Category Archives: Opinion

Where I get a chance to spout off about how I feel on subjects.

Opinion: Elbow in my Ears.

A little while ago I wrote a review for Elbow‘s third album, The Seldom Seen Kid. I doubt anyone read it, and at the time of publishing noone really gave a shit about who Elbow were. Perhaps the album should have been called The Seldom Seen Band. But, the moment the band won the Mercury Music Prize (and fair play to them, the album was perhaps the worthiest amongst the other shite nominations) the band have become The Only Band That You Should Play Or Use In Your TV Programmes Or Adverts. Continue reading Opinion: Elbow in my Ears.

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Opinion – 4 out of 5 Ain’t Bad…

I woke up this morning with a fuzzy head and a neck that felt like a metal pole had been inserted into it, all thanks to Bossk‘s last show at the Underworld last night. But nevermind that for now, my article today deals with The Observer’s music magazine, the imaginatively titled Observer Music Monthly. For those not from these shores, it’s essentially a monthly supplement that tries it’s hardest to nail what is ‘cool’ and ‘happening’ in its month of publish. Usually it gets it completely and utterly wrong, and most of the writing is so anaemic that it almost feels as if it’s being written by the Neutrals of the Futurama universe. Continue reading Opinion – 4 out of 5 Ain’t Bad…

Opinion: How Good Is the Internet for Music? [Part 3]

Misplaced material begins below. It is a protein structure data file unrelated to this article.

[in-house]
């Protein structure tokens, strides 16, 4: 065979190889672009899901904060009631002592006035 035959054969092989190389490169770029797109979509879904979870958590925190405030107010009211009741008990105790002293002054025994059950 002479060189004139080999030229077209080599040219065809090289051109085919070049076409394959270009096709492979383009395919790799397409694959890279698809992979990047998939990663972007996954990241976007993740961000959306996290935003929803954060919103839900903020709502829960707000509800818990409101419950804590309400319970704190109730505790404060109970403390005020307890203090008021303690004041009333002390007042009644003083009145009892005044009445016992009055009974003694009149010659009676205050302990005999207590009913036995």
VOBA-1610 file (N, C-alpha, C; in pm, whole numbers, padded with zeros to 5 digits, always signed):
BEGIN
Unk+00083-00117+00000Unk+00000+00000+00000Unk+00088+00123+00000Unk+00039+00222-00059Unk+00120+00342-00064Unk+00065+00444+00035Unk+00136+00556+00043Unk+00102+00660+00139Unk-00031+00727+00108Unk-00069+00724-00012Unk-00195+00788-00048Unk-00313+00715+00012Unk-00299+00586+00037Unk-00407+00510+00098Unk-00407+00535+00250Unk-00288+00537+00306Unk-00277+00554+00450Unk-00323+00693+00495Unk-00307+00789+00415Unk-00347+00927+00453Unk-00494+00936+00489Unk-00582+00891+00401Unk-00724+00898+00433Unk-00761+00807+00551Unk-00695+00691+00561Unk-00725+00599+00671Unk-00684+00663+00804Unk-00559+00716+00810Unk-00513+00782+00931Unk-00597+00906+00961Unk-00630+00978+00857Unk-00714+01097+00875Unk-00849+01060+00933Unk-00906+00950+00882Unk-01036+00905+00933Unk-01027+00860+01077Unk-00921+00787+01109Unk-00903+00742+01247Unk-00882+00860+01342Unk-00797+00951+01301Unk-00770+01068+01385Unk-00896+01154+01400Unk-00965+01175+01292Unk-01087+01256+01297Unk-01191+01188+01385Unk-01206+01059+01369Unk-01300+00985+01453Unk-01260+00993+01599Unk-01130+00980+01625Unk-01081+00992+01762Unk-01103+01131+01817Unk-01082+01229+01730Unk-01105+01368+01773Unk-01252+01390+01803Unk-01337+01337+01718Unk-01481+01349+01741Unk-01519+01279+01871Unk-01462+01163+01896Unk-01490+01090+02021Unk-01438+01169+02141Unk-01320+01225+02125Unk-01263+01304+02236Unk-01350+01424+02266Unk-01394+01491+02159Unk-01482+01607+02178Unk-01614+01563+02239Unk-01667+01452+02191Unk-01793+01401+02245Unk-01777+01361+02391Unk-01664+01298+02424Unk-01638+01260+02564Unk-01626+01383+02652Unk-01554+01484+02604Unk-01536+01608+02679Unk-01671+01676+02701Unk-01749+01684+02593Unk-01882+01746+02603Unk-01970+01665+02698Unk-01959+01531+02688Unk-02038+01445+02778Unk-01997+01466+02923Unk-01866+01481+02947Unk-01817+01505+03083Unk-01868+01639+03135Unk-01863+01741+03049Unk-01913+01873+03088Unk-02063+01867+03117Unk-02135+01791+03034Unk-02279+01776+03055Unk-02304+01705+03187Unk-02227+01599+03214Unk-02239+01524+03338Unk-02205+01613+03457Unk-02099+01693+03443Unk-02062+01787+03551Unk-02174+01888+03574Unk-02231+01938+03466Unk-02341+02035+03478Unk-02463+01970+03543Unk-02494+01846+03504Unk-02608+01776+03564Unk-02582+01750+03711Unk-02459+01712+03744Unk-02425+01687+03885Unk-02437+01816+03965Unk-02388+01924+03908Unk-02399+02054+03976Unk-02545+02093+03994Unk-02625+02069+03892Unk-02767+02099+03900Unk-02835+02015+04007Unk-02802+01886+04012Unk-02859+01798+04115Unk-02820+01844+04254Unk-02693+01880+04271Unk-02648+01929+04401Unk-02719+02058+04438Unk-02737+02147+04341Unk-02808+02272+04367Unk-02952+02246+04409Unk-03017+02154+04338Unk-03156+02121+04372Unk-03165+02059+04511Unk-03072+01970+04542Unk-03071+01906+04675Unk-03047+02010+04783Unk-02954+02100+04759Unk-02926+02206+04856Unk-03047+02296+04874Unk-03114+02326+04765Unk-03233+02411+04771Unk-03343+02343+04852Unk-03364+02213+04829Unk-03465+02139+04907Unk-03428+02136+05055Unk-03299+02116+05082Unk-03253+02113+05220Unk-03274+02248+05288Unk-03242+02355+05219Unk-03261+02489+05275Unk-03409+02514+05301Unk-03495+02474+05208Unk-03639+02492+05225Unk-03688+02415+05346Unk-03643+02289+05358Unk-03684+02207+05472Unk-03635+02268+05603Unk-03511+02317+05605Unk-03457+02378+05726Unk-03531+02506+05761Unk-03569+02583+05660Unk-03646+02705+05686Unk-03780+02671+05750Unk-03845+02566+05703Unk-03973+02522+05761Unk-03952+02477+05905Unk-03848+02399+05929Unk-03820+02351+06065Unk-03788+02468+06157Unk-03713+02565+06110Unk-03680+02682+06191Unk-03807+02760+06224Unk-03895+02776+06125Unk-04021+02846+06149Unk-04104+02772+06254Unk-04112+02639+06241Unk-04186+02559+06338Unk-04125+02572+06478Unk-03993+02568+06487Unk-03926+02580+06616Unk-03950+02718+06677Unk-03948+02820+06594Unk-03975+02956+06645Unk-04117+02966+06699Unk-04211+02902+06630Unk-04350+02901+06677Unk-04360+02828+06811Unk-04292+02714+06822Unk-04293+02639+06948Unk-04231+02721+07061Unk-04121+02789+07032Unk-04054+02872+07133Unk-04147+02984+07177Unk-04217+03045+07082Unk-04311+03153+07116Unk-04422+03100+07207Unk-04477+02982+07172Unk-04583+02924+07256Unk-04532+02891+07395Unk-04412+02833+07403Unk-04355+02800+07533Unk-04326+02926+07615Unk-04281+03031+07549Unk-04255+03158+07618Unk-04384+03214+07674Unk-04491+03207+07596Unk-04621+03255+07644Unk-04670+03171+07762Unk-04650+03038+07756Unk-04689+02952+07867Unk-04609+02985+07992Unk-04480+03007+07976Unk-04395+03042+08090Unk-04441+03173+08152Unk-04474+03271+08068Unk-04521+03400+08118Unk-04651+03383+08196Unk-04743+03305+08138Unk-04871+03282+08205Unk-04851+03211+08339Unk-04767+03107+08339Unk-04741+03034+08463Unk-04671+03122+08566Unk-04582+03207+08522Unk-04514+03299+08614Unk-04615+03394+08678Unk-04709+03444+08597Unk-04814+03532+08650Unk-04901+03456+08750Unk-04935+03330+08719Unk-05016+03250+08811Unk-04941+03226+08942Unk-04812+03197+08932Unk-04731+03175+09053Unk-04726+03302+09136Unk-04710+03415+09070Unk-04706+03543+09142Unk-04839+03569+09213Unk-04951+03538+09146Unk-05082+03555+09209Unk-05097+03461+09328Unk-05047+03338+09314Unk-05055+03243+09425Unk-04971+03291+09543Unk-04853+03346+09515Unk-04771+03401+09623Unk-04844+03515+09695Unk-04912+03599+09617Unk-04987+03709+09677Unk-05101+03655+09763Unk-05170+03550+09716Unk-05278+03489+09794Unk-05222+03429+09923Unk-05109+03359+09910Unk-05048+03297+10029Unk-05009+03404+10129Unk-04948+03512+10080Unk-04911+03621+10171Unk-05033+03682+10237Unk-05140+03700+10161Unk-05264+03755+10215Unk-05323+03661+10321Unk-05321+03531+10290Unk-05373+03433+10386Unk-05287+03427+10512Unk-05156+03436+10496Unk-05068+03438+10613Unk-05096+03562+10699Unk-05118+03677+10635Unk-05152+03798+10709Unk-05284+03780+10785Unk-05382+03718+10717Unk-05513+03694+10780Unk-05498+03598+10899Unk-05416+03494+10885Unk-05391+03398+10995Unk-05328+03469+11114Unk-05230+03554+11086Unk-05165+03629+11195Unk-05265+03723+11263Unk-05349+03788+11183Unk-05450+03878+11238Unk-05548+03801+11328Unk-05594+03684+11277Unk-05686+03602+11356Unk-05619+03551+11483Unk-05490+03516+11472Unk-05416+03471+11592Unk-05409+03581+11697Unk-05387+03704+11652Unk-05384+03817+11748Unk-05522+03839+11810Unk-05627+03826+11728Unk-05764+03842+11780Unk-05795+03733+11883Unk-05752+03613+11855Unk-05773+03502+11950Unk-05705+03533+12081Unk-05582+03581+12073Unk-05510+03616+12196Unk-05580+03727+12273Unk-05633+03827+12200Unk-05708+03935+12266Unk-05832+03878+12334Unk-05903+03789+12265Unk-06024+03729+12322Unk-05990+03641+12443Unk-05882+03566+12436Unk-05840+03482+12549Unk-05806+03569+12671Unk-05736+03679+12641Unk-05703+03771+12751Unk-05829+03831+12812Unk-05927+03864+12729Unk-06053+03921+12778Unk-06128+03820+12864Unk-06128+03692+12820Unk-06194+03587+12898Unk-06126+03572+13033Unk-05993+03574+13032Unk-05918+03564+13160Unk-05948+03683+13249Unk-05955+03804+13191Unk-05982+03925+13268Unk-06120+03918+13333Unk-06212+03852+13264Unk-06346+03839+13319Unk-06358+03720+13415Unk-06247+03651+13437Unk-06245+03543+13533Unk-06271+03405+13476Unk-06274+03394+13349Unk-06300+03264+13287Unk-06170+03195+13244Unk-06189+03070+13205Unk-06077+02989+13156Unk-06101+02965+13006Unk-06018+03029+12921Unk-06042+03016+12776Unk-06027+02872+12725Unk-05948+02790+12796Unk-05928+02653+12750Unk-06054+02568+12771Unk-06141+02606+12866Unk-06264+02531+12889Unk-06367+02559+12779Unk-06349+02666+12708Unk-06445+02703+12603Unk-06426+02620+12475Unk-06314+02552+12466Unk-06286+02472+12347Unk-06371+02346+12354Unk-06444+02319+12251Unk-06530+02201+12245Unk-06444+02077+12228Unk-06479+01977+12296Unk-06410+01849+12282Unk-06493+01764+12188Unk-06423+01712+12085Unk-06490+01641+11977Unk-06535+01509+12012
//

Given the vast expanse of time I now have being on my summer holidays from university, I’ve found myself spending more time than usual in front of a computer screen, and I started to wonder as I browsed the web and listened to album upon album – is the Internet revolution a good or bad thing for the music industry? In the next few Opinion articles I want to talk about the Internet’s effect on the music world, and try to come to some sort of conclusion as to whether we should welcome the change with open arms or if I’m being a cynical bastard. I’d really welcome any opinions readers might have on the whole thing, so leave a comment.

Continue reading Opinion: How Good Is the Internet for Music? [Part 3]

Opinion: Jay-Z at Glasto.

“You guys aren’t into hip hop. I got one question – where’s the love?”

Jay-Z, before ‘Heart of the City


Ok, so as I start this article I’m currently watching Jay-Z answer all his critics on the Pyramid stage at Glastonbury 2008. Sticking his middle finger up to Noel Gallagher by opening with the iconoclastic Wonderwall, throwing AC/DC riffs into his set, and a dose of the likes of Prodigy for good effect.